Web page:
Race, Religion, and the Politics of Human OriginsBook - 2008
Beginning in the Middle Ages, says Livingstone (geography and intellectual history, Queens U. Belfast), a story arisen now and then that there were people around before Adam. He describes it and its significance and reception, mostly since the 17th century. Among his perspectives are pre-Adamism and the harmony of science and religion, evolution and the birth of Adam, the politics of racial supremacy, and the continuing legacy. Annotation ©2009 Book News, Inc., Portland, OR (booknews.com)
Johns Hopkins University Press
Although the idea that all human beings are descended from Adam is a long-standing conviction in the West, another version of this narrative exists: human beings inhabited the Earth before, or alongside, Adam, and their descendants still occupy the planet.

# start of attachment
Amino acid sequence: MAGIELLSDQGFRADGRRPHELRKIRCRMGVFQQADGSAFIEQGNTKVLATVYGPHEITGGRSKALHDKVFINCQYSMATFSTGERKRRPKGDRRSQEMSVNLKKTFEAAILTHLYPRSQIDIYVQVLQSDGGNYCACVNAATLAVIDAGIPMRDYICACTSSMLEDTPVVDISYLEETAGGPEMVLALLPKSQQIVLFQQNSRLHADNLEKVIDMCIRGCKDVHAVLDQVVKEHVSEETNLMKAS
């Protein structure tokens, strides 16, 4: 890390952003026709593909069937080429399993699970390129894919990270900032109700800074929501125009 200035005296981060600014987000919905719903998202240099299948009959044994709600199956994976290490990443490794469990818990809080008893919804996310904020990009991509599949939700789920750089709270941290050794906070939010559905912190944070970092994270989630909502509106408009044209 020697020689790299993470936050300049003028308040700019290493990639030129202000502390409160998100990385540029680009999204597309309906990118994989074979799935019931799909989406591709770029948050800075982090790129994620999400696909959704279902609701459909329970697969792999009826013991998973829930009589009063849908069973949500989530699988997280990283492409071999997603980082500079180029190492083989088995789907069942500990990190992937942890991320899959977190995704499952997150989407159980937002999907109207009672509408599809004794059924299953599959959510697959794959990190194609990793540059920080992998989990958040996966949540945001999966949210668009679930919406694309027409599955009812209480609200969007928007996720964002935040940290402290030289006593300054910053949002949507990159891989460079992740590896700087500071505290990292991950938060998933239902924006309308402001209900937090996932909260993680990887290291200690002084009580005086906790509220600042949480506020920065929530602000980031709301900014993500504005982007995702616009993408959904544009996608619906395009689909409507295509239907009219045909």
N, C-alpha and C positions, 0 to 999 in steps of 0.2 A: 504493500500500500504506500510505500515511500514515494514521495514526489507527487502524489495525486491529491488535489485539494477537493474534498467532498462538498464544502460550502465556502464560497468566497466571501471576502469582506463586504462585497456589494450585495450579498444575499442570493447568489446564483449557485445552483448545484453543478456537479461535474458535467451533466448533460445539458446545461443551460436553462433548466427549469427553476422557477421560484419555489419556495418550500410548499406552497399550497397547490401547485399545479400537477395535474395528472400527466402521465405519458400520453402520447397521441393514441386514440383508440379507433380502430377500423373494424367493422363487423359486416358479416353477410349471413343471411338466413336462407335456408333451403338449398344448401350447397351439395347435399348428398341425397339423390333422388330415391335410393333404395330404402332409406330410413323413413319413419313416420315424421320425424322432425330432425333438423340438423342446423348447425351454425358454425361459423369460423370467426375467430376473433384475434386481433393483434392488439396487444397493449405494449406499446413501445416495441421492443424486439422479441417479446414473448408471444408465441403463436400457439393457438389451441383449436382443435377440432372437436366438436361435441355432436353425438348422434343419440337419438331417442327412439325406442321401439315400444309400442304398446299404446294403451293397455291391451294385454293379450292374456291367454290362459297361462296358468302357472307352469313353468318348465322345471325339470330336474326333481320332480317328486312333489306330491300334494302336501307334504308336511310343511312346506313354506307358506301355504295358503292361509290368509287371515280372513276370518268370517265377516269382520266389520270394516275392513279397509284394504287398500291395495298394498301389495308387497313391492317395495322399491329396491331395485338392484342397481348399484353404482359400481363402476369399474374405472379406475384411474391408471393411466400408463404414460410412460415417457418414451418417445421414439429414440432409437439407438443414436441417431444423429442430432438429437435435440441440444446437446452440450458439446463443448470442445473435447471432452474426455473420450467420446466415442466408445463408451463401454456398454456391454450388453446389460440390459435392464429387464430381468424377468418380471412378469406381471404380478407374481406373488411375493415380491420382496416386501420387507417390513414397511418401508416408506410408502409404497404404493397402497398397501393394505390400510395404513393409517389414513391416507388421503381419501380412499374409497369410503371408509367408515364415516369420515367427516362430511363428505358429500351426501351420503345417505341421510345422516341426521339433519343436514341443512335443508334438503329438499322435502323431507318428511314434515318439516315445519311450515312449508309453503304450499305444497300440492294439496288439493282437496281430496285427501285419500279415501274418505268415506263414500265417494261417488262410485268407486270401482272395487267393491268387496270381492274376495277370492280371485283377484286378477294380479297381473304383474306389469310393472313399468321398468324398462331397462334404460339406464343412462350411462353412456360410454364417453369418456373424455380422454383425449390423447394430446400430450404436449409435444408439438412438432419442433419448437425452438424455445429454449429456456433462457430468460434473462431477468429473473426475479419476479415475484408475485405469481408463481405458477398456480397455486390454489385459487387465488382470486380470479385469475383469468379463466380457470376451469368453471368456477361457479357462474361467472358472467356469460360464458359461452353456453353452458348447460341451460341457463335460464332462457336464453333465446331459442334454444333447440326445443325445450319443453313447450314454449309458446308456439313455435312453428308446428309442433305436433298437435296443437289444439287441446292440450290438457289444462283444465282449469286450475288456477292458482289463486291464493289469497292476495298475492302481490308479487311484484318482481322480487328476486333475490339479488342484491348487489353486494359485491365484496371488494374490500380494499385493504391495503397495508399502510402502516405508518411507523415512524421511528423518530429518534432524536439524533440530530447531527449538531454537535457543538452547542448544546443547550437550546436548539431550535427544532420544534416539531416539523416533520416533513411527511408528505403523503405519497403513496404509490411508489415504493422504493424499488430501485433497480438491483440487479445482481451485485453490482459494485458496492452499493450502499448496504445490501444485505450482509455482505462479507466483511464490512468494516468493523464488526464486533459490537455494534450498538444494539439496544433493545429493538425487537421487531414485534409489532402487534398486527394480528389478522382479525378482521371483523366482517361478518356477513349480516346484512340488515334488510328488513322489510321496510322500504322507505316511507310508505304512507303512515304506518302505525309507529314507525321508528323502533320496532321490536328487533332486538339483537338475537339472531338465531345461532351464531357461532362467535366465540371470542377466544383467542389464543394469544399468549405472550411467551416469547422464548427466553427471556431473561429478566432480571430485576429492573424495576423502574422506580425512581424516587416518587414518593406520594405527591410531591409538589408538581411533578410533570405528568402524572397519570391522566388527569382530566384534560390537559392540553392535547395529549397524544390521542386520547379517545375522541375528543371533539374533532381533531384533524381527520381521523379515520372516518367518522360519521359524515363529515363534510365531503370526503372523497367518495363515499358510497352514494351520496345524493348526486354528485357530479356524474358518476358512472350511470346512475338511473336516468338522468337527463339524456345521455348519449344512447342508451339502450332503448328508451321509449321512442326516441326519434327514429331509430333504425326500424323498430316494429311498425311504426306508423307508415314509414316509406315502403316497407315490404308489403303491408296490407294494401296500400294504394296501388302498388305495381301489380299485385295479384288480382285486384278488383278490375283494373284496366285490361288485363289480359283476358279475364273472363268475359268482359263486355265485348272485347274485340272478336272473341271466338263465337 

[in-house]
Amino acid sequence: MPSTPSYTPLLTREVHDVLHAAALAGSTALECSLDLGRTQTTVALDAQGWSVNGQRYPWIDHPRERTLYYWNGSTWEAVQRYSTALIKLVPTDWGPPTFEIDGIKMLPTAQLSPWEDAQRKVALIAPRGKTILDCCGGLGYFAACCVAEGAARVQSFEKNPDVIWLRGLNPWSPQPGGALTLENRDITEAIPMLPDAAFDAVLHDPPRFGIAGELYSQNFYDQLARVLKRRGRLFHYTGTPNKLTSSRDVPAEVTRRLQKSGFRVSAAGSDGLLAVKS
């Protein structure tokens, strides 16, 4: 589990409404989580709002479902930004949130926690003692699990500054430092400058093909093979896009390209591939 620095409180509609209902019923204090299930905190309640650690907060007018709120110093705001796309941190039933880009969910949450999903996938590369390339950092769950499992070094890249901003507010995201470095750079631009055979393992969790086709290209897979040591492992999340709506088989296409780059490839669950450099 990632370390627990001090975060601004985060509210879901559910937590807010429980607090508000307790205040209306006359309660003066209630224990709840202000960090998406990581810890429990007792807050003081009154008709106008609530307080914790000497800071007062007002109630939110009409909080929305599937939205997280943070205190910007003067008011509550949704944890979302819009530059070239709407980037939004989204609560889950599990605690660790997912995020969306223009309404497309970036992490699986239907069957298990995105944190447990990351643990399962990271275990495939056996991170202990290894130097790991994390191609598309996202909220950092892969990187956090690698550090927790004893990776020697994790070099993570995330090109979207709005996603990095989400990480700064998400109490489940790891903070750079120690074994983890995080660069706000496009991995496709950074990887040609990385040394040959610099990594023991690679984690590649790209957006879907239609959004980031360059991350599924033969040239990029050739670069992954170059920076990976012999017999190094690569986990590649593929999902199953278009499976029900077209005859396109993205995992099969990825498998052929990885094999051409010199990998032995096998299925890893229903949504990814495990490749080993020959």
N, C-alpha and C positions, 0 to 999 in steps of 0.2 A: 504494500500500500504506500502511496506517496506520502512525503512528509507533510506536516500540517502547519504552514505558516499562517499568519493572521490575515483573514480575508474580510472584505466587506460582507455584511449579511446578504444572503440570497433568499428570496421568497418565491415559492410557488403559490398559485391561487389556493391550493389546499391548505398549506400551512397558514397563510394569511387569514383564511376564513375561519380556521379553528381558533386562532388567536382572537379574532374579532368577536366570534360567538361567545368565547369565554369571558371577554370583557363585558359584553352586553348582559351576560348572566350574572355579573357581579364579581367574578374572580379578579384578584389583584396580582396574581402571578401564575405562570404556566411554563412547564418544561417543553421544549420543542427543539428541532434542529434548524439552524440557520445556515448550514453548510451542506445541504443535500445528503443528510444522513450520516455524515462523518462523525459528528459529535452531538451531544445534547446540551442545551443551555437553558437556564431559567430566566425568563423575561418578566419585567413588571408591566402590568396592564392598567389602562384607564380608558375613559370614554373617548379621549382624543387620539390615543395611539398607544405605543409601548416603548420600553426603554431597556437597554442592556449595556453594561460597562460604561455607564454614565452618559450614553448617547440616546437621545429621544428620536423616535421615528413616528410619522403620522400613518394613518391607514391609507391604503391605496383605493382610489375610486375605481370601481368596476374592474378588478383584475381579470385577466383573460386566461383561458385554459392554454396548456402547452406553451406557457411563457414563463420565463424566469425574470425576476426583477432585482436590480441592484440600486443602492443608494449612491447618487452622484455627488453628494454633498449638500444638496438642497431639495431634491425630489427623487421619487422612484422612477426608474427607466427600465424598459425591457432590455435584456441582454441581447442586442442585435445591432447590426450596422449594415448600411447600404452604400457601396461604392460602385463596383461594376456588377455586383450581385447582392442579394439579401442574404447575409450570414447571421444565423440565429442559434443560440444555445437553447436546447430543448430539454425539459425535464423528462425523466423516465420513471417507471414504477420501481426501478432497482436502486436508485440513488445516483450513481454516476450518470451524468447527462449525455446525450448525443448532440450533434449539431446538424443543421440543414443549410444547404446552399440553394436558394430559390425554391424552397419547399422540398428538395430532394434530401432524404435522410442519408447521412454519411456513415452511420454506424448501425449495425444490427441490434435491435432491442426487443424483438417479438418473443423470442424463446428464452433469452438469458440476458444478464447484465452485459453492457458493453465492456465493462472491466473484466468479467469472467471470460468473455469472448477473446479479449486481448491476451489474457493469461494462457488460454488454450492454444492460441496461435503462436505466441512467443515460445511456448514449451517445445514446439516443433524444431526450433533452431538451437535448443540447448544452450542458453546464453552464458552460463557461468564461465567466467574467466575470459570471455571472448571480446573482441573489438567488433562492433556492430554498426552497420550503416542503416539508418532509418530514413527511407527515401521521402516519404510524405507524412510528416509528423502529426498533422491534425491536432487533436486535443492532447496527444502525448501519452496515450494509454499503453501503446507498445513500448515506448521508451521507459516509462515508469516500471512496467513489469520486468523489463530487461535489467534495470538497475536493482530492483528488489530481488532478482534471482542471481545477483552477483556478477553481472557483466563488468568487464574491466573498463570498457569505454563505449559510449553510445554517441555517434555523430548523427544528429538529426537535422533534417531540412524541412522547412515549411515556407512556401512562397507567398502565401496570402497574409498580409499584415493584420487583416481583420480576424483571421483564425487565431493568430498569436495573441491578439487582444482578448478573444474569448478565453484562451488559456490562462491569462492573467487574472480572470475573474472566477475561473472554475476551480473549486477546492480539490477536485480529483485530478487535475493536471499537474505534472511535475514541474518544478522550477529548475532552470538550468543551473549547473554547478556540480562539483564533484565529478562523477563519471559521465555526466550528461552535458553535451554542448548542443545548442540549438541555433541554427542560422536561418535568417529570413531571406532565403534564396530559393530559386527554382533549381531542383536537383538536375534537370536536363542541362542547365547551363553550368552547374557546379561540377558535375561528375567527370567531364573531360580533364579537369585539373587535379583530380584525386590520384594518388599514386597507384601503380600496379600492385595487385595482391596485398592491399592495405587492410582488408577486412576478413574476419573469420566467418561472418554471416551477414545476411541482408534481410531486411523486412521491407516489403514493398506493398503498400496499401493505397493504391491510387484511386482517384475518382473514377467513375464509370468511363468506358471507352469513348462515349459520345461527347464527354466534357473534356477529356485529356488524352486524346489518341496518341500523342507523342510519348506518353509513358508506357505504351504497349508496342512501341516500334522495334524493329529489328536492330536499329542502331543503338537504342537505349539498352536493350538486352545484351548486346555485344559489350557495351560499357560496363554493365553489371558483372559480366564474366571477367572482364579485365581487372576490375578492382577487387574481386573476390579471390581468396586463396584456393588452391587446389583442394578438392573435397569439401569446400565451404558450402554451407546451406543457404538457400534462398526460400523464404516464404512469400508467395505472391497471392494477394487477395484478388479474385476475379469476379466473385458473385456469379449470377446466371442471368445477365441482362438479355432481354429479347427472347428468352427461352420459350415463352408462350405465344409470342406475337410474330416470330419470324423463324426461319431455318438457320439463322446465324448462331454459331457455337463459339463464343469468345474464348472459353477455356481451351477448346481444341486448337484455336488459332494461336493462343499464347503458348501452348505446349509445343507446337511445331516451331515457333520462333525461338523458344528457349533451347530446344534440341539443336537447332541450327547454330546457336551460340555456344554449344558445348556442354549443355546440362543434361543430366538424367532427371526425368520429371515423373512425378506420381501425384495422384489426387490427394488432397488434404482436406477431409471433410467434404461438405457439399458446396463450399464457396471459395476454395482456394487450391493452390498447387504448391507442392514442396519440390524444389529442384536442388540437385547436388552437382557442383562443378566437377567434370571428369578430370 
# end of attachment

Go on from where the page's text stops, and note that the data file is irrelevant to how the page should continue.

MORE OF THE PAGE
In this engaging and provocative work, David N. Livingstone traces the history of the idea of non-adamic humanity, and the debates surrounding it, from the Middle Ages to the present day. From a multidisciplinary perspective, Livingstone examines how this alternative idea has been used for cultural, religious, and political purposes. He reveals how what began as biblical criticism became a theological apologetic to reconcile religion with science—evolution in particular—and was later used to support arguments for white supremacy and segregation.
From heresy to orthodoxy, from radicalism to conservatism, from humanitarianism to racism, Adam's Ancestors tells an intriguing tale of twists and turns in the cultural politics surrounding the age-old question, "Where did we come from?"